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59 Possible Causes for Cerebellar Stroke, Glucose Decreased, Increased Sweating

  • Acute Alcohol Intoxication

    Cardiovascular system: atrial fibrillation, hypertension, strokes and cardiomyopathy with heart failure.[] Symptoms consist of tremor, nausea and vomiting, increased blood pressure and heart rate, paroxysmal sweats, depression, and anxiety.[] (IGF-I) or insulin-like growth factor binding protein-3 (IGFBP3); an increase in plasma glucose and a decrease in insulin in the female adolescents but not in the males.[]

  • Chronic Alcoholism

    What Causes Cerebellar Ataxia? Alcoholism is not the only potential cause of cerebellar ataxia either.[] Examples include: Metronidazole : provokes unpleasant symptoms including flushing, palpitations, sweating, dizziness, headache, nausea and vomiting Sedating antihistamines[] Thus, ethanol consumption increases blood lactate concentration, while decreasing the level of glucose.[]

  • Heat Stroke

    This combination and the absence of cerebellar involvement is an unusual neurological sequelae of heat stroke.[] increase the capacity of the sweat glands to reabsorb sweat sodium, thereby increasing the efficiency of heat dissipation.[] […] area unlimited salted foods with cool water if drinking Resuscitation A – obtain definitive airway if obtunded B – ventilate C – risk of shock state from dehydration and decreased[]

  • Plasmodium Falciparum Malaria

    We report a rare case of cerebral malaria with vertebrobasilar stroke, presenting predominantly with signs of lateral medullary and cerebellar infarctions.[] Symptoms of uncomplicated malaria might include: chills diarrhea fever headaches muscle pain nausea sweating vomiting weakness.[] Brain damage could be caused by a mismatch between the delivery of oxygen (anaemia, decreased microcirculatory flow) and glucose (hypoglycaemia), in the presence of increased[]

  • Cardiogenic Syncope

    Individual chapters address benign paroxysmal positional vertigo, vestibular migraine, vestibular neuritis, stroke, and Ménière's disease.[] First, the patient shows increased sympathetic effects, such as increased heart rate and arterial pressure.[] Most deficiencies in cerebral blood flow result from decreased cardiac output (CO).[]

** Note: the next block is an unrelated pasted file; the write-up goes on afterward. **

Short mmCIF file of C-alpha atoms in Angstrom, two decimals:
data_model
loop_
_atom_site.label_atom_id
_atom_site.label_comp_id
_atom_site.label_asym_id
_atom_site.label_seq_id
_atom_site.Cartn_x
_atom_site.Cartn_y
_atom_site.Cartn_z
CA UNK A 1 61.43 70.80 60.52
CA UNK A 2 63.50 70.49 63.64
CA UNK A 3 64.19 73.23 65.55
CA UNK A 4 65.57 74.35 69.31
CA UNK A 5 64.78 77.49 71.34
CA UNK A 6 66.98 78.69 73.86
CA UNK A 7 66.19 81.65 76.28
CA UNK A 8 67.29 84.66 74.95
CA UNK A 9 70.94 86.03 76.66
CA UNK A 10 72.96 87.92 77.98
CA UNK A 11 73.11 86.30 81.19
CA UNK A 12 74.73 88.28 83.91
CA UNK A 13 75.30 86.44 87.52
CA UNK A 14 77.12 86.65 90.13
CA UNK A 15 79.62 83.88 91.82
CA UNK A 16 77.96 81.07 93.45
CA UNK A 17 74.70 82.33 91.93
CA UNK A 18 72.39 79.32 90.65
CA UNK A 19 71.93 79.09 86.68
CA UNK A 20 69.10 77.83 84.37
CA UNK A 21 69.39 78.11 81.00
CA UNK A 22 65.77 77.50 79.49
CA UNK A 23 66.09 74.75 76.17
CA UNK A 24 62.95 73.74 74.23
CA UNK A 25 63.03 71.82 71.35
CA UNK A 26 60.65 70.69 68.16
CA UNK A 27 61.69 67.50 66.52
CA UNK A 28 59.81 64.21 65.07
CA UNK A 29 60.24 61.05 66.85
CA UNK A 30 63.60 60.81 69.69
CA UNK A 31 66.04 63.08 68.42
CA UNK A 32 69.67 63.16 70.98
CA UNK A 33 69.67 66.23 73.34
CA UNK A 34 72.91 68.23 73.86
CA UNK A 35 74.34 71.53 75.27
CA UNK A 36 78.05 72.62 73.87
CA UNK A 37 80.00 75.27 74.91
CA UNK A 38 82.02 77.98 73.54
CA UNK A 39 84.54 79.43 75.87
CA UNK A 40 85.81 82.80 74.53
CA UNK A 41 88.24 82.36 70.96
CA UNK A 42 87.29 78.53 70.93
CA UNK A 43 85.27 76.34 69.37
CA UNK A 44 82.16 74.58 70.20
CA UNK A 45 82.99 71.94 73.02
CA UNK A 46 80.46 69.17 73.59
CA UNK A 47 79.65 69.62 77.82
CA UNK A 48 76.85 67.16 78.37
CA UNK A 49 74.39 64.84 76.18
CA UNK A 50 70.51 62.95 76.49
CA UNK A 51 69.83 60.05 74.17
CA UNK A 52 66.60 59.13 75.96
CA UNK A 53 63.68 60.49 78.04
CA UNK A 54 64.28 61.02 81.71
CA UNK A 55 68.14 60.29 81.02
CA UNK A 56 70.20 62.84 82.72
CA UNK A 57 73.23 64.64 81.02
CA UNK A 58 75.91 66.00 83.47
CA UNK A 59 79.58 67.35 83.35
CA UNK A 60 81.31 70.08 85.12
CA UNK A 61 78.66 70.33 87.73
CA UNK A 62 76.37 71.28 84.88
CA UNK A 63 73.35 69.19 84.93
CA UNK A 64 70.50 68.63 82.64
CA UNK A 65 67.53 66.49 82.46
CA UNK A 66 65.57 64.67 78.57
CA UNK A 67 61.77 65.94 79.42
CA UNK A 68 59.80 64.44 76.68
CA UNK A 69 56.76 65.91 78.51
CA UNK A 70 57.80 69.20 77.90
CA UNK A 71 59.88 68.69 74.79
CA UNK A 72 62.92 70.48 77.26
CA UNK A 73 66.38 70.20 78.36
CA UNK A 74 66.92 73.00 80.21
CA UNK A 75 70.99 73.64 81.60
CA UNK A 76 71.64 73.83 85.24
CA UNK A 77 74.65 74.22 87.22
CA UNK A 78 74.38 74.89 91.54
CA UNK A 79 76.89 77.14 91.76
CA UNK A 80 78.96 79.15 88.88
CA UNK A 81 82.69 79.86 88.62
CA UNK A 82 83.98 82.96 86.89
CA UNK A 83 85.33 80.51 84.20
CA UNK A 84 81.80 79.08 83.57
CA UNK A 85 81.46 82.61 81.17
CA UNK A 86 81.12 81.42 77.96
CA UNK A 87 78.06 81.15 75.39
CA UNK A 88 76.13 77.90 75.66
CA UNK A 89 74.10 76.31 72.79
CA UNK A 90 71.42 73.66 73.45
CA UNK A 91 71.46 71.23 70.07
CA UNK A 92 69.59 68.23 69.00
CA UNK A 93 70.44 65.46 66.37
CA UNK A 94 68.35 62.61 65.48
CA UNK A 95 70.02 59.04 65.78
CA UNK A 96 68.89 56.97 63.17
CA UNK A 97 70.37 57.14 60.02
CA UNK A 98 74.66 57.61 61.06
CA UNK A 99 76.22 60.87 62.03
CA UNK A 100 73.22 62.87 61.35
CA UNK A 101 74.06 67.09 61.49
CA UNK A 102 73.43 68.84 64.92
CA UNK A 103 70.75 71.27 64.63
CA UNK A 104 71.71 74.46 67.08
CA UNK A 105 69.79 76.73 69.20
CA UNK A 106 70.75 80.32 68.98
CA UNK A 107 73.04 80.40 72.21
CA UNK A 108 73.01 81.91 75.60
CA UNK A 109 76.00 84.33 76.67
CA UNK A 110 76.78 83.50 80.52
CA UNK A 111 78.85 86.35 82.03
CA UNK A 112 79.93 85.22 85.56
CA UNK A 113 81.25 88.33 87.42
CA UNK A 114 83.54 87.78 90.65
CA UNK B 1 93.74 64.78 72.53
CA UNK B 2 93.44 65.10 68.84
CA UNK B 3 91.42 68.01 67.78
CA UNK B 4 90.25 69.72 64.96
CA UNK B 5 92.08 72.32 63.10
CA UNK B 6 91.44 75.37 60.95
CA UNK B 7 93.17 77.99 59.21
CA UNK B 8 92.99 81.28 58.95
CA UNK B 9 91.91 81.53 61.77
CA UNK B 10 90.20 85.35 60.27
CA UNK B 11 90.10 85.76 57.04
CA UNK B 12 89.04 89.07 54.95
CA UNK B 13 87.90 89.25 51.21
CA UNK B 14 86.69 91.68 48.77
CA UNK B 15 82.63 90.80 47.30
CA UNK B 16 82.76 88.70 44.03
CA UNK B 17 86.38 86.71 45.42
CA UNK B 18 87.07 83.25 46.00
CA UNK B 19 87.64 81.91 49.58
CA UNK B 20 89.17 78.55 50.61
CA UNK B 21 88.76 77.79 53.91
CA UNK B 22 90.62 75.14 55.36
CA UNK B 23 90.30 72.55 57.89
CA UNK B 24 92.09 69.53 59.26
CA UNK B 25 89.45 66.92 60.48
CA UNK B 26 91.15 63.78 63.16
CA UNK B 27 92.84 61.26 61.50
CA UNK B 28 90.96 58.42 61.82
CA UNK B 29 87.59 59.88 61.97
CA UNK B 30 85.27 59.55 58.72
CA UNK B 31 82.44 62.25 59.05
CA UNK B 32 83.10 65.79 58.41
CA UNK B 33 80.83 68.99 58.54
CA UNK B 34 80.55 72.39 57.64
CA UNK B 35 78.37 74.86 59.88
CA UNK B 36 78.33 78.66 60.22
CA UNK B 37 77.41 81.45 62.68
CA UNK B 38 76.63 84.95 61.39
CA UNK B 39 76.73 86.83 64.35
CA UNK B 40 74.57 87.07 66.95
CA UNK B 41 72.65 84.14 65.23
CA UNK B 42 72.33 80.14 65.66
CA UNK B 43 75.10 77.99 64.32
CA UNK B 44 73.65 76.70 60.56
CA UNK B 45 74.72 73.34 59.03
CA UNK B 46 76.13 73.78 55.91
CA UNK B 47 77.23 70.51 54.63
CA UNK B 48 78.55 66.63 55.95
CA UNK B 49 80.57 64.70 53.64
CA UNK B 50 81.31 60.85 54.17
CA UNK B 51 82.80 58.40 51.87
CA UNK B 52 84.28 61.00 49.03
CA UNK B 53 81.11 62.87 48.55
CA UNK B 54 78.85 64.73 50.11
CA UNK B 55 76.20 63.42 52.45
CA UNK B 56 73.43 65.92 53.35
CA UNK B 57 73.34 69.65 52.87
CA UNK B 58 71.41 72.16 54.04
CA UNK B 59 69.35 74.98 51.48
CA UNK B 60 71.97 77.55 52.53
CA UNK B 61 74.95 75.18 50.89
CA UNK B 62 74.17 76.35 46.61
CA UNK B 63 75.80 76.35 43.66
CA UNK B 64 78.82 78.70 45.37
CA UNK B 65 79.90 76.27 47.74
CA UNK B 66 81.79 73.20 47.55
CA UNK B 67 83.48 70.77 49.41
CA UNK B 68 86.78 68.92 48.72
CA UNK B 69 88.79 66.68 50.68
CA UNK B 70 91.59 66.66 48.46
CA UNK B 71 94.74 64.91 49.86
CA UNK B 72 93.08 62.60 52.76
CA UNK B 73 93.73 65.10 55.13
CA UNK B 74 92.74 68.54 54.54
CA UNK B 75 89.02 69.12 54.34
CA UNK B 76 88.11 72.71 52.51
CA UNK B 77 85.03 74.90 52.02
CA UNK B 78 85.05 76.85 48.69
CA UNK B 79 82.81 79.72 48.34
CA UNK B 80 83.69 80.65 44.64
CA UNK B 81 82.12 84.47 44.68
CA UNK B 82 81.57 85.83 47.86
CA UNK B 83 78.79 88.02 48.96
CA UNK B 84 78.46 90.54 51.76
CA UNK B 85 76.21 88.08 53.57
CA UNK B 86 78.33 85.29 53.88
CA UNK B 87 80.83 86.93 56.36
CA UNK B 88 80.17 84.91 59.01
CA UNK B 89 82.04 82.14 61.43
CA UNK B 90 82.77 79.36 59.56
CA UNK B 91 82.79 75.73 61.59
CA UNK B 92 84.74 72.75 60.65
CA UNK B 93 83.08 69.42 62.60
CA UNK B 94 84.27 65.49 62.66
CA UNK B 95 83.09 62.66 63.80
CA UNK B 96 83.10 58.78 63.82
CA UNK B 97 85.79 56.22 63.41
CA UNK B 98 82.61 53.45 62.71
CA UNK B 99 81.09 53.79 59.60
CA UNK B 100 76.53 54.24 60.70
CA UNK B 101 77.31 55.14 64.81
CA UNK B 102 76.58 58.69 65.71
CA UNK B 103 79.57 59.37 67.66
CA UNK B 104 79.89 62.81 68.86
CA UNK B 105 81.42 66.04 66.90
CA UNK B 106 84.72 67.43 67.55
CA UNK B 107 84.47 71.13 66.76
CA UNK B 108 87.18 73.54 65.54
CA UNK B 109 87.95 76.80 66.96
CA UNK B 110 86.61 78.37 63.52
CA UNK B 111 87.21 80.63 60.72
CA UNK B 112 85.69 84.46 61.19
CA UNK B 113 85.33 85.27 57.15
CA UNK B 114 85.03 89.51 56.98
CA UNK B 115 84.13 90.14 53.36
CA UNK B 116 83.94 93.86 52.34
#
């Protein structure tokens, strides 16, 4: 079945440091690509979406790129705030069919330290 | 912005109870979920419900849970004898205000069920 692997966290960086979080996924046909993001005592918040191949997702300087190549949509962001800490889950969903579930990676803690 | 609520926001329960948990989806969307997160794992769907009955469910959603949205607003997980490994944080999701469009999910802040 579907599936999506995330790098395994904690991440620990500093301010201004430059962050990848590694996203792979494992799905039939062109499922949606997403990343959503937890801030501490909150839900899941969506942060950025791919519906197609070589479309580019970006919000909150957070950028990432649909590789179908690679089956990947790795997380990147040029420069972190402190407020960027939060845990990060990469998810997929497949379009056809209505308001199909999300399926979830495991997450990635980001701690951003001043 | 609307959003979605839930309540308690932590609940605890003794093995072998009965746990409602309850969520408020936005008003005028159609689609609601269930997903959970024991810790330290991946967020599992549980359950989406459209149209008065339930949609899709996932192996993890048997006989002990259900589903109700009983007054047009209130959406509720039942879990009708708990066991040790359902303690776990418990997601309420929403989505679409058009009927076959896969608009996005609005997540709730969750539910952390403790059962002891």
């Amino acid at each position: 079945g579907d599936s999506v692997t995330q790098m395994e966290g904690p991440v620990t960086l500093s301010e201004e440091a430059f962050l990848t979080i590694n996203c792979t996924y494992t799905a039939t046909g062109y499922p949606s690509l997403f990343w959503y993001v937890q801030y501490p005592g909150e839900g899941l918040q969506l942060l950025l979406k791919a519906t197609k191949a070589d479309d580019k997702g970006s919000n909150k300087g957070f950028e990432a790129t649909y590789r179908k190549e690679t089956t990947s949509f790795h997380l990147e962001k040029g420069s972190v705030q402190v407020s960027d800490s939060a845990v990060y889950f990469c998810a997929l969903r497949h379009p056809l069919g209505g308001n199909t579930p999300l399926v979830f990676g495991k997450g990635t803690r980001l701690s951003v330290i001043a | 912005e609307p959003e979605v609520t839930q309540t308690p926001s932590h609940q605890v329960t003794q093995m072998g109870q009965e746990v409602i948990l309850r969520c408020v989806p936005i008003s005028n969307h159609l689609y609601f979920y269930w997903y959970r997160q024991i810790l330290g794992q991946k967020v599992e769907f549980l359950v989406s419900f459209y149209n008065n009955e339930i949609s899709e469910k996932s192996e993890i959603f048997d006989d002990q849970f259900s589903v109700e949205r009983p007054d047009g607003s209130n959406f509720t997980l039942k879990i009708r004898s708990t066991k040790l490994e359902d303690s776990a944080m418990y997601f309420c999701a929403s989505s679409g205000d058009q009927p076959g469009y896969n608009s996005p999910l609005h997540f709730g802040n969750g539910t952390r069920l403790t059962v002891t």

• Parkinson's Disease

    […] or proprioceptive dysfunction Step 2: Exclusion criteria for PD (i) History of repeated strokes with stepwise progression of parkinsonian features (ii) History of repeated[] sweating Urinary frequency or urgency Male erectile dysfunction As the disease gets worse, walking may become affected.[] glucose metabolism in frontoparietal cortex, thalamus, and basal ganglia Commonly Underdiagnosed because of its heterogeneity 5 Dementia with Lewy bodies Cognitive impairment[]

  • Fabry Disease

    Stroke in a patient affected with Fabry disease : axial brain MRI section showing stroke of the left cerebellar hemisphere that revealed Fabry disease in an otherwise asymptomatic[] The number and size of these lesions progressively increase with age.[] A proposed mechanism for this is that G M3 displaces the insulin receptor in lipid rafts, impairing insulin receptor interaction and effectively decreasing insulin receptor[]

  • Cannabis Abuse

    Stroke after heavy marijuana smoking. Stroke. 1991;22:406–9. PubMed Google Scholar 91. Geller T, Loftis L, Brink DS.[] Other physical signs and symptoms include visual disturbances, sweating, headaches, and impaired motor abilities.[] Imaging studies investigating brain glucose metabolism, which serves as a marker of brain function, reported decreased frontal metabolism in cannabis abusers when compared[]

  • Mania

    cerebellar artery (PICA) distribution.[] Furthermore, with little ATP reserves (such a PCr) stressful situations or periods of decreased glucose availability could cause severe malfunctions, explaining known risk[] PET imaging studies of BD patients have demonstrated abnormalities of CBF and glucose metabolism and, since projections from the regions involved in these abnormalities are[]

  • Propionic Acidemia

    The clinical approach to IEM is different in acute and chronic situations.35 In acute situa-tions (coma, strokes or pseudostrokes, psychi-atric signs, cerebellar ataxias or[] Very high levels of acid in the blood may cause problems like: • confusion • vomiting • increased sweating • laboured breathing • loss of consciousness • seizures It is very[] However, positron emission tomography (PET) scanning has subsequently been used in patient evaluation, to show decreased glucose uptake in the basal ganglia. [37, 38, 39,[]

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